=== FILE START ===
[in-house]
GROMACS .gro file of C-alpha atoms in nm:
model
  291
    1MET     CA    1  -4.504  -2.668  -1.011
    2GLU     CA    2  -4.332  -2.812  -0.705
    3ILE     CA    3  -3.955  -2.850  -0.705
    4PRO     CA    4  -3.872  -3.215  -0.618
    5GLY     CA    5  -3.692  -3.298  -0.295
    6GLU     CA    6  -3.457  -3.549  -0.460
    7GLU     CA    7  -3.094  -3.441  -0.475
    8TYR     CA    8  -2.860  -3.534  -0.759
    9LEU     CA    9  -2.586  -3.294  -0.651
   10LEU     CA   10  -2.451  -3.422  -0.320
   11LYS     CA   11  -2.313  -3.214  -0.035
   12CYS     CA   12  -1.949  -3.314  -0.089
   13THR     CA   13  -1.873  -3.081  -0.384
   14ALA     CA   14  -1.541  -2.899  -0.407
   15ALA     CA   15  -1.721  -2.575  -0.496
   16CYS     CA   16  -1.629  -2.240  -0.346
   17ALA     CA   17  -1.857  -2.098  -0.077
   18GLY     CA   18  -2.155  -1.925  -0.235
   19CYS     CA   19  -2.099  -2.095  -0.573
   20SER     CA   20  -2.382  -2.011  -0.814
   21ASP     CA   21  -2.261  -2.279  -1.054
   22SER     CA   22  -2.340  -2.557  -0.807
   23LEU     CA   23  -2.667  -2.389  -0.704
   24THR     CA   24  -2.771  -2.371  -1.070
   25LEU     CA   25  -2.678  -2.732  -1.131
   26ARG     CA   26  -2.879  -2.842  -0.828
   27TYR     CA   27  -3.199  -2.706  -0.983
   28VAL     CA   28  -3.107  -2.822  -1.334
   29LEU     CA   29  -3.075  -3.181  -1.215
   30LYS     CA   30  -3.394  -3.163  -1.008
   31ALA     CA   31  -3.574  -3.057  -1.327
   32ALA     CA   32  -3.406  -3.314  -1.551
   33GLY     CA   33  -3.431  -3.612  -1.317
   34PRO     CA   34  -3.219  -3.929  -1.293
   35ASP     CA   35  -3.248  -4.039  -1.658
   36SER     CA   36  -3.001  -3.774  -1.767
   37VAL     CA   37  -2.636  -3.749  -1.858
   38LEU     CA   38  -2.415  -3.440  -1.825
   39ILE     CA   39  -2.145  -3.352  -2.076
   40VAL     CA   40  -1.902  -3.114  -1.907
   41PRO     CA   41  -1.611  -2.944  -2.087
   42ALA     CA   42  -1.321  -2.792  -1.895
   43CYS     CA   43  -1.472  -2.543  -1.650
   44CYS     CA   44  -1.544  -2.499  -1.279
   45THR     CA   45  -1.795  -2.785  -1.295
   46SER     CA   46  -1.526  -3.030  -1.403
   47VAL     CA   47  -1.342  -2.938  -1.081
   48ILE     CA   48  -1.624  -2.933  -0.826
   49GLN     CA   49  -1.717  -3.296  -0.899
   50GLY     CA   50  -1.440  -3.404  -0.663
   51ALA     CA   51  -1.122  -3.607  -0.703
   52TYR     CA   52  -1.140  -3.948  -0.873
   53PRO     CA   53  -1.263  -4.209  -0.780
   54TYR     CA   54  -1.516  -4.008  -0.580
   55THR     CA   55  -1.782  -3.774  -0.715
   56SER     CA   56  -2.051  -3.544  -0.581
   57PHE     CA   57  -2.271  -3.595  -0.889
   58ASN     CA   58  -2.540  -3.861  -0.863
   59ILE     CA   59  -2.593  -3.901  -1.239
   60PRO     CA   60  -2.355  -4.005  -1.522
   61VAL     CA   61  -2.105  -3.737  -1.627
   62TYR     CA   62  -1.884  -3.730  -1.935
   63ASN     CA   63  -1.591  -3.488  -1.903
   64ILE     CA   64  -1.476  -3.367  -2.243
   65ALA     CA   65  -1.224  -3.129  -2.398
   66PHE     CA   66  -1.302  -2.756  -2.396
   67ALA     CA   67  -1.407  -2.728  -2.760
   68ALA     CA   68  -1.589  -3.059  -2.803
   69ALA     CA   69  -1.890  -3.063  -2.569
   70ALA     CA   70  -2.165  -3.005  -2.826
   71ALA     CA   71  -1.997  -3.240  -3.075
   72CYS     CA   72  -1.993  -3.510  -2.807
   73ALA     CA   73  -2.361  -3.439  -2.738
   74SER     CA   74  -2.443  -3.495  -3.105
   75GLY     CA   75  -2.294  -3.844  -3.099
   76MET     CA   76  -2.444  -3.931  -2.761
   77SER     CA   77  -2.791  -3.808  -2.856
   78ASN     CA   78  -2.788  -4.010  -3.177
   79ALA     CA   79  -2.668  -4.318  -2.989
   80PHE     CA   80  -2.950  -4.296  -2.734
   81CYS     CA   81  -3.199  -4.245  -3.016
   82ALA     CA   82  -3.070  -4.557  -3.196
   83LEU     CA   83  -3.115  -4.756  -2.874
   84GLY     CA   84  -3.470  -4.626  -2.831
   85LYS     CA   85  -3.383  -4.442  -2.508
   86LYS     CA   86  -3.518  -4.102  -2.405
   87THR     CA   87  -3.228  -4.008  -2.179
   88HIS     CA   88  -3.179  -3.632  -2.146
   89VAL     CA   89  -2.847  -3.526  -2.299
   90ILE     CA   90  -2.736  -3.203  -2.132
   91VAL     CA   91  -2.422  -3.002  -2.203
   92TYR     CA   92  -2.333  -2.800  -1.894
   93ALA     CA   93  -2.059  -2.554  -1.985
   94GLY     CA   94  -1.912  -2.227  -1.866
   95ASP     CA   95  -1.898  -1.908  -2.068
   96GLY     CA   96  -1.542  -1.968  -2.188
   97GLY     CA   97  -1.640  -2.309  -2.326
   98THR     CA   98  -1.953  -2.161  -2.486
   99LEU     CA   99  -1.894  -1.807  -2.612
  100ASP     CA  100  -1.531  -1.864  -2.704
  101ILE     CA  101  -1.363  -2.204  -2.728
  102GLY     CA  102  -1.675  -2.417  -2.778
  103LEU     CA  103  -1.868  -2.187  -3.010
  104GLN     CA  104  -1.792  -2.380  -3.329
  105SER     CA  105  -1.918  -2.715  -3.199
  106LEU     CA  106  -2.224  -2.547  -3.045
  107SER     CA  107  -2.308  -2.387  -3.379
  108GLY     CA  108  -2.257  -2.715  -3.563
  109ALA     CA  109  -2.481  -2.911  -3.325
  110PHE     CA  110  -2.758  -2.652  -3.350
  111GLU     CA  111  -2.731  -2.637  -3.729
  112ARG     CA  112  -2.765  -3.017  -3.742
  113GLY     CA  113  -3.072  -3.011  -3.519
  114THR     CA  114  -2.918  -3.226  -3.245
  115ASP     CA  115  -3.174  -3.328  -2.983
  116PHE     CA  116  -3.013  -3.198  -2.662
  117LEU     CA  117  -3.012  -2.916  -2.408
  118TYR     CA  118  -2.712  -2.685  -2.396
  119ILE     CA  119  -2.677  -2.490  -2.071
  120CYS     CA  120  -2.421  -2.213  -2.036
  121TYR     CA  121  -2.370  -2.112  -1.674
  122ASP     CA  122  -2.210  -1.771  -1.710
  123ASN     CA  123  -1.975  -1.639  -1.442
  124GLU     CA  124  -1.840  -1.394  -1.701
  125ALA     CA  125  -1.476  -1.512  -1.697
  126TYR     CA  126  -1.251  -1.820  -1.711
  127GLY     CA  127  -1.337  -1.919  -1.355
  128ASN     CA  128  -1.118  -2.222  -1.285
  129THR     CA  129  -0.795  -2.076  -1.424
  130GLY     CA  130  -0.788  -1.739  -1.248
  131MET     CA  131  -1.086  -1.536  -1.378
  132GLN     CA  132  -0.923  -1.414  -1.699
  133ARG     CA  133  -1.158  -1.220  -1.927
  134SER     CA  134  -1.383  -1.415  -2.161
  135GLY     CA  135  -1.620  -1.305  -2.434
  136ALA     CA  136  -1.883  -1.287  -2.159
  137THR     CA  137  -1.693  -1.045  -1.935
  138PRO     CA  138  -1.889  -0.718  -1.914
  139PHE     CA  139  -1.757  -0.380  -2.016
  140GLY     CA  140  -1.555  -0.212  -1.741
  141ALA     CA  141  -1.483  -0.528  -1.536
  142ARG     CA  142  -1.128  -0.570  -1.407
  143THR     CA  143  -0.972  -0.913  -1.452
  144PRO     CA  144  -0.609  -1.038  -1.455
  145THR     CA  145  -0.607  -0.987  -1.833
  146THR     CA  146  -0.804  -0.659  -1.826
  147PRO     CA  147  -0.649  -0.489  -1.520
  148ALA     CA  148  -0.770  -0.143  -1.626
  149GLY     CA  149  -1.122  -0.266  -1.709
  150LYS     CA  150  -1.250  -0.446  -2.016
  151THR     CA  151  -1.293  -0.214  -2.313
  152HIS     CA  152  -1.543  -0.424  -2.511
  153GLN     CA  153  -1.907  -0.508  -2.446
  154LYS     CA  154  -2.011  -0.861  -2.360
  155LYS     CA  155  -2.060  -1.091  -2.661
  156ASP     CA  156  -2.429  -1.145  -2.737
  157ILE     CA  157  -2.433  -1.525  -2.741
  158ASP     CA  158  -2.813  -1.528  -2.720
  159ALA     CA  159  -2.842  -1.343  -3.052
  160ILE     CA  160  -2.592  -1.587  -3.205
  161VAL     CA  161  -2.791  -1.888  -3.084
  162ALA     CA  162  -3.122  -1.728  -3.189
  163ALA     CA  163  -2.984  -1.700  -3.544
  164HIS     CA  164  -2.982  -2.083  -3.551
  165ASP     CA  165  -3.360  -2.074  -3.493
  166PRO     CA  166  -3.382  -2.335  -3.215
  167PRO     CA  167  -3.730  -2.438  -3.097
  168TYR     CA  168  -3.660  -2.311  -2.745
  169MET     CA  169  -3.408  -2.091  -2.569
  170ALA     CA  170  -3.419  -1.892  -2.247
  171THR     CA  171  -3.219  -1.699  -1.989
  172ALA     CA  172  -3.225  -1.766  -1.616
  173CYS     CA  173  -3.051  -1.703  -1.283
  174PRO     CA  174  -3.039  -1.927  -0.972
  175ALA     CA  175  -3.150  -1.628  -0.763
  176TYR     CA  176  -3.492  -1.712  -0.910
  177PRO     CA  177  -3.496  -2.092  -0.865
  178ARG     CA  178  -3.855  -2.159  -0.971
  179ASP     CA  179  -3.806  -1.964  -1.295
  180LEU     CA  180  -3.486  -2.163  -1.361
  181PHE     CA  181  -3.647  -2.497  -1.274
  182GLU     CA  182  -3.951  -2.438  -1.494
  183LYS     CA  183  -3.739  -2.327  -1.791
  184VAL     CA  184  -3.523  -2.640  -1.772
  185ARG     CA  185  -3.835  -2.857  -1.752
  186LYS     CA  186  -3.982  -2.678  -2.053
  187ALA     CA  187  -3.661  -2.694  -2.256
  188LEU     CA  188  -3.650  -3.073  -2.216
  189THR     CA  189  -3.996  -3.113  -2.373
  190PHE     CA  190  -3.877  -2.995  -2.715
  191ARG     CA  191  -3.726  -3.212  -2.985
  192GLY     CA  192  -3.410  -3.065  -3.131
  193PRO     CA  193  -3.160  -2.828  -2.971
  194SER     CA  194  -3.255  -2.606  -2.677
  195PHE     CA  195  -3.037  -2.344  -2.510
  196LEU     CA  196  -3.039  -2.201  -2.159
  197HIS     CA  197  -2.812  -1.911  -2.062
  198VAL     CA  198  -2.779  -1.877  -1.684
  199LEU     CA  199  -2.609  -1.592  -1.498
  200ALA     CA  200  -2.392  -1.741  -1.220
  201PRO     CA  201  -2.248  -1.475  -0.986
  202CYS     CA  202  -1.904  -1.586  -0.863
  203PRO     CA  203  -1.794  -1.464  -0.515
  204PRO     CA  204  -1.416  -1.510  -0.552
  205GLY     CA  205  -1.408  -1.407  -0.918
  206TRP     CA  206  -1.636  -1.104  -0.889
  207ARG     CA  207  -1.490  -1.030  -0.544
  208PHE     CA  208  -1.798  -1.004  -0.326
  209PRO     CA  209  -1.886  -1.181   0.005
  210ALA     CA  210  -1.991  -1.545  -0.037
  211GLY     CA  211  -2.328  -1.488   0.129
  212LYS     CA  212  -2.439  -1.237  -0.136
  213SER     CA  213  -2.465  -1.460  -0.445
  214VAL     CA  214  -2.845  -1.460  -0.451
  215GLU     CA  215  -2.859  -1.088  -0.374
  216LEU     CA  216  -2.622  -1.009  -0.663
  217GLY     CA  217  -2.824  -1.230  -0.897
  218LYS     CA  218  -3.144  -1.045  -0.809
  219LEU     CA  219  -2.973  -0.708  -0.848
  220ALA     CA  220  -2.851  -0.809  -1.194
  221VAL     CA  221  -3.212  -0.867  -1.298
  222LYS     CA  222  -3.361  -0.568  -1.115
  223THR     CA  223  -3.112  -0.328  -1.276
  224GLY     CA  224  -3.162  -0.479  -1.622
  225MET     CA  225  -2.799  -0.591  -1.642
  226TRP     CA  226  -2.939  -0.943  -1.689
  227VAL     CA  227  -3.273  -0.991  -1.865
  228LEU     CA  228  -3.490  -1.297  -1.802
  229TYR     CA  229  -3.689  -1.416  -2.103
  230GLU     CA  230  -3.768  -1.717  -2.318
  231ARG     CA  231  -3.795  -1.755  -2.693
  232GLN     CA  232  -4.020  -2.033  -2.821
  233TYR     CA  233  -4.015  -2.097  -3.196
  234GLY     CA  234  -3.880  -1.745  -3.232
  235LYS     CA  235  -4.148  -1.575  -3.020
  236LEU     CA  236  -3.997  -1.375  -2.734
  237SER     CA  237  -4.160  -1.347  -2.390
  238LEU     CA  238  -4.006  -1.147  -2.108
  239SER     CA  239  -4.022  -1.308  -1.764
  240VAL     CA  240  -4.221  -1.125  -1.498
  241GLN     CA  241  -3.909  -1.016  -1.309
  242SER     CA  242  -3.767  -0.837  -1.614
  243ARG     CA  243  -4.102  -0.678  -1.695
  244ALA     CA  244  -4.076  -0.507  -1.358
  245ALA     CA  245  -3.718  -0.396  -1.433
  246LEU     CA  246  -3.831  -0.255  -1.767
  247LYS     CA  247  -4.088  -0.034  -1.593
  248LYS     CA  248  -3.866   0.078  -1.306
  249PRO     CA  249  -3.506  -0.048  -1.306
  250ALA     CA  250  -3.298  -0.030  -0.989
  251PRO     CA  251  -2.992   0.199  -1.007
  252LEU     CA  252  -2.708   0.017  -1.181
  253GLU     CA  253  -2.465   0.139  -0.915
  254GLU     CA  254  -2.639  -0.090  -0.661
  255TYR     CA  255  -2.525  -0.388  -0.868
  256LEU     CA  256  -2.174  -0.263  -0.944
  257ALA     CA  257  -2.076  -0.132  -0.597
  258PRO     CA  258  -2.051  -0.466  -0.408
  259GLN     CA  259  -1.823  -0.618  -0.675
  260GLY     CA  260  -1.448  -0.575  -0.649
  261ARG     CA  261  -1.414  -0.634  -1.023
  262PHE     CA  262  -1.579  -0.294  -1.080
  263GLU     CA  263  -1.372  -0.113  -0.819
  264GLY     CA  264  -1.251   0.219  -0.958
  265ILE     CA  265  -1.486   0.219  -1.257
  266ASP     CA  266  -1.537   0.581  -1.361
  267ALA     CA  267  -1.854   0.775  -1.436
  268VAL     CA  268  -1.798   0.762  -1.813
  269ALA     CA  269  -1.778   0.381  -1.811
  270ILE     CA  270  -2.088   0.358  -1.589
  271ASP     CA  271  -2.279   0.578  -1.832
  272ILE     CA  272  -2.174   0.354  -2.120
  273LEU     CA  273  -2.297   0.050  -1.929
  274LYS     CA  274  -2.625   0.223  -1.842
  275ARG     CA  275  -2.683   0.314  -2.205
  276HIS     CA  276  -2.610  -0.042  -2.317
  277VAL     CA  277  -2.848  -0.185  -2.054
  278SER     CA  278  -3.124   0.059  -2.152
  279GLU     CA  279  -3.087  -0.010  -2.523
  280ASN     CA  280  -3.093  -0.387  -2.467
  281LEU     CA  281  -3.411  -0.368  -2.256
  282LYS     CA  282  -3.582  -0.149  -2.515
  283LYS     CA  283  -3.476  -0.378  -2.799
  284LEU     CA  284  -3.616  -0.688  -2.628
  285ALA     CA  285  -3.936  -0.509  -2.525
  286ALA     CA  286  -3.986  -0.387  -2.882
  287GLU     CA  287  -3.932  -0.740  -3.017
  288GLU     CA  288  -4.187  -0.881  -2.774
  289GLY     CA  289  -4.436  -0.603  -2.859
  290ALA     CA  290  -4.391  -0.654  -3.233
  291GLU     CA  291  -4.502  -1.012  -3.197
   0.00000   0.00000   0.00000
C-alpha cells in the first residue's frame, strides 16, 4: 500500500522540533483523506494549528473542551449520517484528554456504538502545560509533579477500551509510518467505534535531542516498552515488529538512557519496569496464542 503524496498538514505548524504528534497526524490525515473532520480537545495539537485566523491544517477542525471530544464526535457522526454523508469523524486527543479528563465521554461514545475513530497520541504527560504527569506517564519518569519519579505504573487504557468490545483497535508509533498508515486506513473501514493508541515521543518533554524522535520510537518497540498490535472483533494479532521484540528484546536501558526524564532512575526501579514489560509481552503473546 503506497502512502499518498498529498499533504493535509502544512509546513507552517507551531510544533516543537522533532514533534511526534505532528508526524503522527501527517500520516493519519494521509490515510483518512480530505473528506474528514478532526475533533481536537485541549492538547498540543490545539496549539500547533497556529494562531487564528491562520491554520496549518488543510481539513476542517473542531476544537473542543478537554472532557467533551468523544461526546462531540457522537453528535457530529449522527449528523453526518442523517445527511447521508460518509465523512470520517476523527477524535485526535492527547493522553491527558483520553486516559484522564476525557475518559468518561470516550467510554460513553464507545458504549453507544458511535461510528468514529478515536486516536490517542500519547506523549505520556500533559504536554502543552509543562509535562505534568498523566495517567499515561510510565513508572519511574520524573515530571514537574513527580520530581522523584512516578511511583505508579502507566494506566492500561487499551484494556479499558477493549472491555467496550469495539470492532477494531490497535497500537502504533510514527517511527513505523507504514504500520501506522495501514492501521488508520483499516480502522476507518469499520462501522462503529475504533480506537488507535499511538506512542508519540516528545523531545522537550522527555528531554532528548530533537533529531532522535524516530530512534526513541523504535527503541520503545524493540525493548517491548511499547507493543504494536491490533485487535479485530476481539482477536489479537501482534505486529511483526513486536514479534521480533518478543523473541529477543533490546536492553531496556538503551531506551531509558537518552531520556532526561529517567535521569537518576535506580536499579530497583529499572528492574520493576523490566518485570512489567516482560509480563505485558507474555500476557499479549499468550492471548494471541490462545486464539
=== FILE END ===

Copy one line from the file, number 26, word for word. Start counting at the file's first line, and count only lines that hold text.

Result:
   22SER     CA   22  -2.340  -2.557  -0.807